Do you feel insecure when your weaknesses are made known? I sure do! But I learned something this week about my insecurities and my emotions from them. And it really surprised me.
About a month ago, I volunteered to teach an art lesson for each of my kiddo’s classes. Now, I am definitely not an artist. But this was a scripted, guided art lesson, and since the schools have a limited art curriculum, parents are asked to volunteer to teach the classes.
So I did.
I learned about the master artist Frida Kahlo, I studied the PowerPoint presentation I was to give, and I practiced the step-by-step instructions on how to draw a bird and some fruit with oil pastels so I could demonstrate that to the students.
The time came, and I arrived ready to teach. Another parent volunteer showed up to help out as well. You know, walk around the room, check on the kids, keep them on task and paying attention, etc.
The students filed into the school community room, found seats, and paid attention as I began the lesson. Frida Kahlo had an interesting life and created beautiful artwork that represented a lot of how she felt. It was fun presenting this to the class.
Then we started on our artwork. The children followed instructions, creating their own still life of birds and fruit. I was impressed! They were creative and talented! But during this time, I started to feel a little anxious. Was I doing a good enough job? Did I do okay on the presentation? Would the students have enough time to finish their work? Or were we going to run out of time? Did the volunteer think I should be doing things differently? Did the students think I wasn’t a very good teacher? Was I meeting everyone’s expectations? Was the teacher being critical of my presentation?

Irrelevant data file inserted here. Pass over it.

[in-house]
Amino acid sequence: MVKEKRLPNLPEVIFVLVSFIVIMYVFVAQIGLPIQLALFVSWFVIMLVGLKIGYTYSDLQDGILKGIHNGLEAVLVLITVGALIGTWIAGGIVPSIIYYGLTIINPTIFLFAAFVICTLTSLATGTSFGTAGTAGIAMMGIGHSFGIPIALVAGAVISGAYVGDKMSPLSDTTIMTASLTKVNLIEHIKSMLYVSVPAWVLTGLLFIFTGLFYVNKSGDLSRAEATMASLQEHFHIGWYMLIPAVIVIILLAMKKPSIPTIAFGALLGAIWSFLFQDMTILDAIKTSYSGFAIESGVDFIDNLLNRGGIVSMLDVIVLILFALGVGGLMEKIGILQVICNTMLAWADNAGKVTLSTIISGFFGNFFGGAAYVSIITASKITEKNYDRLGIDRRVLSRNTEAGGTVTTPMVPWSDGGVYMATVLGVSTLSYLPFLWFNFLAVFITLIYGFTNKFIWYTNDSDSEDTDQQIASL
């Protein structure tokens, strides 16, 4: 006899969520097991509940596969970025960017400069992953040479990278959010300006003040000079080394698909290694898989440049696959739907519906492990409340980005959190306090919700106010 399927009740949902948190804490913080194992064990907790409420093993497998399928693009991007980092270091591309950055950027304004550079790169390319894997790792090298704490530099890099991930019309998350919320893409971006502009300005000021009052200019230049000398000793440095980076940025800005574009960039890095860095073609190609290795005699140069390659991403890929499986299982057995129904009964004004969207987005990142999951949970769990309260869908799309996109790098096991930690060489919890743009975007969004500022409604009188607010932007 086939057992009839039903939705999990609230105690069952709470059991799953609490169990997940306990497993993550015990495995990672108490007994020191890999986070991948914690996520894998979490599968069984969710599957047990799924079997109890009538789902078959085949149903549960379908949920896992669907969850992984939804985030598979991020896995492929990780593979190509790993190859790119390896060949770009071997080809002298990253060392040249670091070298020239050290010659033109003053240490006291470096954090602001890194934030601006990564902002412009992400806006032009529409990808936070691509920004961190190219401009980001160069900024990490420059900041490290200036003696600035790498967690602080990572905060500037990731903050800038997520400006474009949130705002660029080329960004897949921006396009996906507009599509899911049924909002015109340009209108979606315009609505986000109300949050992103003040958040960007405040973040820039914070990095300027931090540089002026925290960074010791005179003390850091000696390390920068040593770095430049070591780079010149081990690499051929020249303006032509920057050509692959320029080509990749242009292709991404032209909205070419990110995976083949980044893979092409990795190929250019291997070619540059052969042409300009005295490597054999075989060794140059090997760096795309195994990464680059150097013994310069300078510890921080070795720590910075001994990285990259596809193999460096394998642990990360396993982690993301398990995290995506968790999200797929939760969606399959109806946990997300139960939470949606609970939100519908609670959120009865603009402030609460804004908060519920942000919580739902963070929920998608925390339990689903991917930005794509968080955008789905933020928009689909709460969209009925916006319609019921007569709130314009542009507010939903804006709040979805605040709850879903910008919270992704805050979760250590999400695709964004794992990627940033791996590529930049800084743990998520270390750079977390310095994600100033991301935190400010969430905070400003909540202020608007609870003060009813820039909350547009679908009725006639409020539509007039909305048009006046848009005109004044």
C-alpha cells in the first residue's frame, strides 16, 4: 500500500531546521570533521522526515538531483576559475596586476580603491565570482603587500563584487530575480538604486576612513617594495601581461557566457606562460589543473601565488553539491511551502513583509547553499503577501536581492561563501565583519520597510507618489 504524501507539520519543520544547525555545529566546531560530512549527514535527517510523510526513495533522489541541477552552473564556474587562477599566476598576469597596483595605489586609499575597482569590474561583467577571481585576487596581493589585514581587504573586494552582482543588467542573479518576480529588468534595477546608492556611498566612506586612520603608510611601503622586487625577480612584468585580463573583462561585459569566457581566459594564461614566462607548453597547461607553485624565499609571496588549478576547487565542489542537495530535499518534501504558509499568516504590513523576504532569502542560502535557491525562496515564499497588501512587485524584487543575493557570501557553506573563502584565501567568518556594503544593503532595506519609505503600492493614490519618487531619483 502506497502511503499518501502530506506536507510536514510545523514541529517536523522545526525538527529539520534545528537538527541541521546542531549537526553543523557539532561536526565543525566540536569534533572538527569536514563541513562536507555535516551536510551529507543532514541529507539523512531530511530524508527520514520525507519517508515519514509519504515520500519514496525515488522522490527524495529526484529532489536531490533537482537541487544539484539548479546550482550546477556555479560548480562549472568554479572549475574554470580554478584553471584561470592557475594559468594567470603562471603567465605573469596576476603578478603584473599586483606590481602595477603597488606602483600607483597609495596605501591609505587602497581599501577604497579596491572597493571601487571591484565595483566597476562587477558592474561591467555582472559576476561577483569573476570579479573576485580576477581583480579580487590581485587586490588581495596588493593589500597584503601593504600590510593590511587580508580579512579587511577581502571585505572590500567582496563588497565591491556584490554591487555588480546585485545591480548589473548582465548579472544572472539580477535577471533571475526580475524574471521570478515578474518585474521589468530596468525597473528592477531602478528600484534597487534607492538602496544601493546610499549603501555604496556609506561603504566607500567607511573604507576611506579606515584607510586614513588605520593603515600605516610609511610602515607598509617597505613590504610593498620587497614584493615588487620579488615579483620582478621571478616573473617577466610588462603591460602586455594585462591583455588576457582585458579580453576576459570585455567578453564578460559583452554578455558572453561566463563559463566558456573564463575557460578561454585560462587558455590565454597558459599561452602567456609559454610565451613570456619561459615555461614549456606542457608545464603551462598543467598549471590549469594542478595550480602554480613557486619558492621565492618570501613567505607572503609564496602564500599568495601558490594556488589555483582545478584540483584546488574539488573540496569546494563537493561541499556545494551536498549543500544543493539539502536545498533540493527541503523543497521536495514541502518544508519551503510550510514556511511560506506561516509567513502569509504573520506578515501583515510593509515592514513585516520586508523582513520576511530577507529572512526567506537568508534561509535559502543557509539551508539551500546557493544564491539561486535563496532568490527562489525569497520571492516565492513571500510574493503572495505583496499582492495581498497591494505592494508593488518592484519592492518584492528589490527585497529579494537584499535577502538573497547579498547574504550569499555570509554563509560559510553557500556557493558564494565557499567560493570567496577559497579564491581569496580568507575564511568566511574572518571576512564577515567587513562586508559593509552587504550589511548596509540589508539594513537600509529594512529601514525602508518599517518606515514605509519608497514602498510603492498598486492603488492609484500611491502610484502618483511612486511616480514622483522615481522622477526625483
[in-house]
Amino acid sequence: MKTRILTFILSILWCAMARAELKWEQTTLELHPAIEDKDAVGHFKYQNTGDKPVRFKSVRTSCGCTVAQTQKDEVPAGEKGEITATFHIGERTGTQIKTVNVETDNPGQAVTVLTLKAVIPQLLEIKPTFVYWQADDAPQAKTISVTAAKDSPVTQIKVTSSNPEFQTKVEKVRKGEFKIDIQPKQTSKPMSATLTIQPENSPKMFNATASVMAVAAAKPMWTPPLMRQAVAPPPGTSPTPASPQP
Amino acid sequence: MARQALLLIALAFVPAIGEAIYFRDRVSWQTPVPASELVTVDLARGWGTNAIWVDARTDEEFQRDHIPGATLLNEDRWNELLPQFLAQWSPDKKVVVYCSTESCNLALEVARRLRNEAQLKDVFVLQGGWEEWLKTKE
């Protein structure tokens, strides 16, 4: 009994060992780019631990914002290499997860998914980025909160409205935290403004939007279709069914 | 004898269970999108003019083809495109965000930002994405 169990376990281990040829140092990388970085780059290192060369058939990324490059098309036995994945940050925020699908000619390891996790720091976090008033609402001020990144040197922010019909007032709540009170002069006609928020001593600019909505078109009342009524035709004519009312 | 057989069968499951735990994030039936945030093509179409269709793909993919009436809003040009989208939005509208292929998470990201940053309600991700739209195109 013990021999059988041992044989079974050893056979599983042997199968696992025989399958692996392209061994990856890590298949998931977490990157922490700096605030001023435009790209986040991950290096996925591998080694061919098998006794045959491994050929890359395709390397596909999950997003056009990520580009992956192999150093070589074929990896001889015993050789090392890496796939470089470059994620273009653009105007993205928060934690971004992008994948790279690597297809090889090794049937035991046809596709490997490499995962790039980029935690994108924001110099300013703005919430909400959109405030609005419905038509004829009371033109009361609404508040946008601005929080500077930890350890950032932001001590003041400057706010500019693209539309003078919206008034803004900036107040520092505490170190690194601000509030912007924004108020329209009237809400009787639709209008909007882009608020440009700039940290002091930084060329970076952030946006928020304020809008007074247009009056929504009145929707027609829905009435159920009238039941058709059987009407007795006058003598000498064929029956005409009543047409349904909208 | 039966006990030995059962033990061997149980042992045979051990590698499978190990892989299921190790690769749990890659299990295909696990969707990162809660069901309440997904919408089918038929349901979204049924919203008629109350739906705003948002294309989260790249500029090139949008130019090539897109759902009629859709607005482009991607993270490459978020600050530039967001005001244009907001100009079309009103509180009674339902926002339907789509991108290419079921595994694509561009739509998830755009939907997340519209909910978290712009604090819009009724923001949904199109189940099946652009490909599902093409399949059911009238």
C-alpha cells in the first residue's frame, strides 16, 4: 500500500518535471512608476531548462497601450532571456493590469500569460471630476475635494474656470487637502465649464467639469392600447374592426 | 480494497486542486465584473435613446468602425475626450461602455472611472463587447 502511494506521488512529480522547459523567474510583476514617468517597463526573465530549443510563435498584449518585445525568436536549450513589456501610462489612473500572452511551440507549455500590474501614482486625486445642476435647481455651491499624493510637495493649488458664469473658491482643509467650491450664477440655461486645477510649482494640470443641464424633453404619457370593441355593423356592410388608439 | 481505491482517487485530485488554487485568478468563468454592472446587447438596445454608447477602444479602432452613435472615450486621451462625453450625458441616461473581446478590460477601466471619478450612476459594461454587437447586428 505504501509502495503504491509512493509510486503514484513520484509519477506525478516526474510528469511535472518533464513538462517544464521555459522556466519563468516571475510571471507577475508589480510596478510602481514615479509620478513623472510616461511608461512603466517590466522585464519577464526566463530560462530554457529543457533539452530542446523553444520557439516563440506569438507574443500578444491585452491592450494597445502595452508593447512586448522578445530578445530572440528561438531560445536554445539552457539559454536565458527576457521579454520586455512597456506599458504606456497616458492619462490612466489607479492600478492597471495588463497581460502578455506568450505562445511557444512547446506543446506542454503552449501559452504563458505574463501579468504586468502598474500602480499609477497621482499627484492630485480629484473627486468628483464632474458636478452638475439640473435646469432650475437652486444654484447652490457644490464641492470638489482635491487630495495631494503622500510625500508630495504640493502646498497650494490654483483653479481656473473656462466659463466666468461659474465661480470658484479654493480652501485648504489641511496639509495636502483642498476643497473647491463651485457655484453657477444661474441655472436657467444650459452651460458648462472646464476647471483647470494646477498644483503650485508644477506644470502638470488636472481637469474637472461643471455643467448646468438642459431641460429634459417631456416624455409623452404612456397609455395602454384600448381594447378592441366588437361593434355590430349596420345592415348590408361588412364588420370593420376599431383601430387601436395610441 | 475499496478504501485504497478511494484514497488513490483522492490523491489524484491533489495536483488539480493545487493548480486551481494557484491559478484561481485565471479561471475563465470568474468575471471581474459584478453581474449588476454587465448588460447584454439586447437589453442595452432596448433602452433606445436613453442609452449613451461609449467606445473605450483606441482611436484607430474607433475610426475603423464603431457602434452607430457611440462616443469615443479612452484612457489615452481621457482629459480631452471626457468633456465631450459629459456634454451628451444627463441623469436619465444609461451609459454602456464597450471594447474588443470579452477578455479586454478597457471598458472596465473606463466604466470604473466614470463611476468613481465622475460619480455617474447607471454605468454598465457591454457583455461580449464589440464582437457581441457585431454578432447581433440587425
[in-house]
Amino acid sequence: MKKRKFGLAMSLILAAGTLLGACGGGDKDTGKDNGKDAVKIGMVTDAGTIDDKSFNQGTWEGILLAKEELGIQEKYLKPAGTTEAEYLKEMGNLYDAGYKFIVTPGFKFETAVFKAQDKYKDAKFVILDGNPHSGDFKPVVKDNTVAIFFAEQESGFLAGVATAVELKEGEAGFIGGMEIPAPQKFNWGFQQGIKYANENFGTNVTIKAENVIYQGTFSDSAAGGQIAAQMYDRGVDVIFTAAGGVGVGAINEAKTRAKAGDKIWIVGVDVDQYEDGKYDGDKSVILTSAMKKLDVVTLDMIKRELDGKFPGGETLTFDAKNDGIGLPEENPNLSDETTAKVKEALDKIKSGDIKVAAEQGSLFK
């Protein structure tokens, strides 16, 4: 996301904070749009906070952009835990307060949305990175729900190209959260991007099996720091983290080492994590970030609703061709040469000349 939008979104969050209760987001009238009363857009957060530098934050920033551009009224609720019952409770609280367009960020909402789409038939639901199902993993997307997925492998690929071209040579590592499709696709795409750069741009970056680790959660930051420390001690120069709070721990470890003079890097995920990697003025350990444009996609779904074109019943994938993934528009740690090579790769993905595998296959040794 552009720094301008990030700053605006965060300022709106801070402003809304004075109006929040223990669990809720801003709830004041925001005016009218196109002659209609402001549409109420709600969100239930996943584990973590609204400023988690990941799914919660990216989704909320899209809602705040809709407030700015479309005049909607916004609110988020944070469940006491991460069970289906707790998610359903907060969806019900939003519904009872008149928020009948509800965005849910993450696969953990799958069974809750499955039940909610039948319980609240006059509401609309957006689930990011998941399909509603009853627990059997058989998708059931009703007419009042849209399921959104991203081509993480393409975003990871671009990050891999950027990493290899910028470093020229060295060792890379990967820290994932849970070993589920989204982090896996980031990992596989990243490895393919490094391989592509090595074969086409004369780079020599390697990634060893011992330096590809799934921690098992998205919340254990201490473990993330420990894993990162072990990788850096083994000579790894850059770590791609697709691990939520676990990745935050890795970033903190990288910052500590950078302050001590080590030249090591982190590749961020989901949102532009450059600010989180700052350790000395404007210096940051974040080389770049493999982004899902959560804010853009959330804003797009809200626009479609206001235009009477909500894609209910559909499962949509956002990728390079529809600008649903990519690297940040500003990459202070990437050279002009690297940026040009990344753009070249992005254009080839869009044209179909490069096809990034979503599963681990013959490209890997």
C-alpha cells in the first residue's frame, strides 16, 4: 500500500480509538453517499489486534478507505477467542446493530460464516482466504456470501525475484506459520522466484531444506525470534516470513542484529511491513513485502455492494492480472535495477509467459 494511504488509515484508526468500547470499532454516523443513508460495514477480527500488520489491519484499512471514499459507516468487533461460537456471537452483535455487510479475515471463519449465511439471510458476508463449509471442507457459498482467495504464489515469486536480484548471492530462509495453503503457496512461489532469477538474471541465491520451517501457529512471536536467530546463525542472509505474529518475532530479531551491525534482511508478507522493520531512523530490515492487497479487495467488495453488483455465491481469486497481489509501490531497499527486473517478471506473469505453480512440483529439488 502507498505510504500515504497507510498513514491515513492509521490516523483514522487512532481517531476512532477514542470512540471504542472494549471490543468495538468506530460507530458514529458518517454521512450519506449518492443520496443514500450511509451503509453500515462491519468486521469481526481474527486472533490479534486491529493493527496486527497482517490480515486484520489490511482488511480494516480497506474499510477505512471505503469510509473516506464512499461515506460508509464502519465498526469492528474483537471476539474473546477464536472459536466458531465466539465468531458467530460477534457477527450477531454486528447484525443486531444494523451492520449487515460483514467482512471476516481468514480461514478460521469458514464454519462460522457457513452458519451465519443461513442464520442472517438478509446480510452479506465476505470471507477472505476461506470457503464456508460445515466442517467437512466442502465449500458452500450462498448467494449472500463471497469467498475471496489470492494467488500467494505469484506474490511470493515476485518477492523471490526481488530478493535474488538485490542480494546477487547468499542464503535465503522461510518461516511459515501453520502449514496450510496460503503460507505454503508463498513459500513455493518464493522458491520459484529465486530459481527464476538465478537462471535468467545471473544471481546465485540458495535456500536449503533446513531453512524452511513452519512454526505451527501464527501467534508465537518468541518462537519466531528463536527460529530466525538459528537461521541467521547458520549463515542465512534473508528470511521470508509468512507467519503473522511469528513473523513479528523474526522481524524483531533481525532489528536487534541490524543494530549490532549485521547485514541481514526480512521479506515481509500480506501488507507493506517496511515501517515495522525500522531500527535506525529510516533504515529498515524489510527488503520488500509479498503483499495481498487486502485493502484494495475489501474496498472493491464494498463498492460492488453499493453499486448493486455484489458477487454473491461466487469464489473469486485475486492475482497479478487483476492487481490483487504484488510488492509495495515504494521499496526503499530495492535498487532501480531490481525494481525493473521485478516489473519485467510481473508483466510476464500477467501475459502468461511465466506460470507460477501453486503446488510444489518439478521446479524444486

Afterward, the class returned to their homeroom, and the volunteer and I cleaned up. As I headed home, I started to feel angry. That art lesson had not gone how I wanted it to. Why didn’t the volunteer help out more? Why did the teacher have to interrupt me to get the students to quiet down?
By the time I got home, I felt the experience had been a huge disappointment, and I was bummed about it all day.
PROBLEM: Often, in important moments, we experience fear and insecurities, then anger and frustration follow—leading to huge disappointments about the failure.
This is how I felt, until later that night as I was brushing my teeth, when I finally thought to consider that I had picked up someone else’s emotions. It had not occurred to me to check that because I thought they were all my own—all those thoughts were directly about myself and my own experience. And usually, the biggest tip that we are carrying other’s emotions is that they come up out of the blue. These fears and frustrations seemed completely logical for me to be experiencing given the circumstances.
So when I asked my inner self if I was carrying anyone’s emotions, I was surprised to receive a strong, affirmative yes! The parent volunteer came to mind. Then the teacher came to mind. And finally, even some of the students in the class came to mind. I had picked up a lot of emotions!
Note to self:
When we carry someone else’s emotions, we take them on as our own.
This means that if someone is feeling angry about a fight that morning, we won’t feel angry about a fight that morning too. Instead, we will feel angry about things applicable to our own life. If we start to carry a colleague’s sadness from a death, we won’t feel sadness about a death. Rather, we will feel sadness about something in our own life. If a friend is feeling anxiety about an upcoming test, we won’t feel anxiety about a test. Similarly, we will start to worry about things going on in our own life.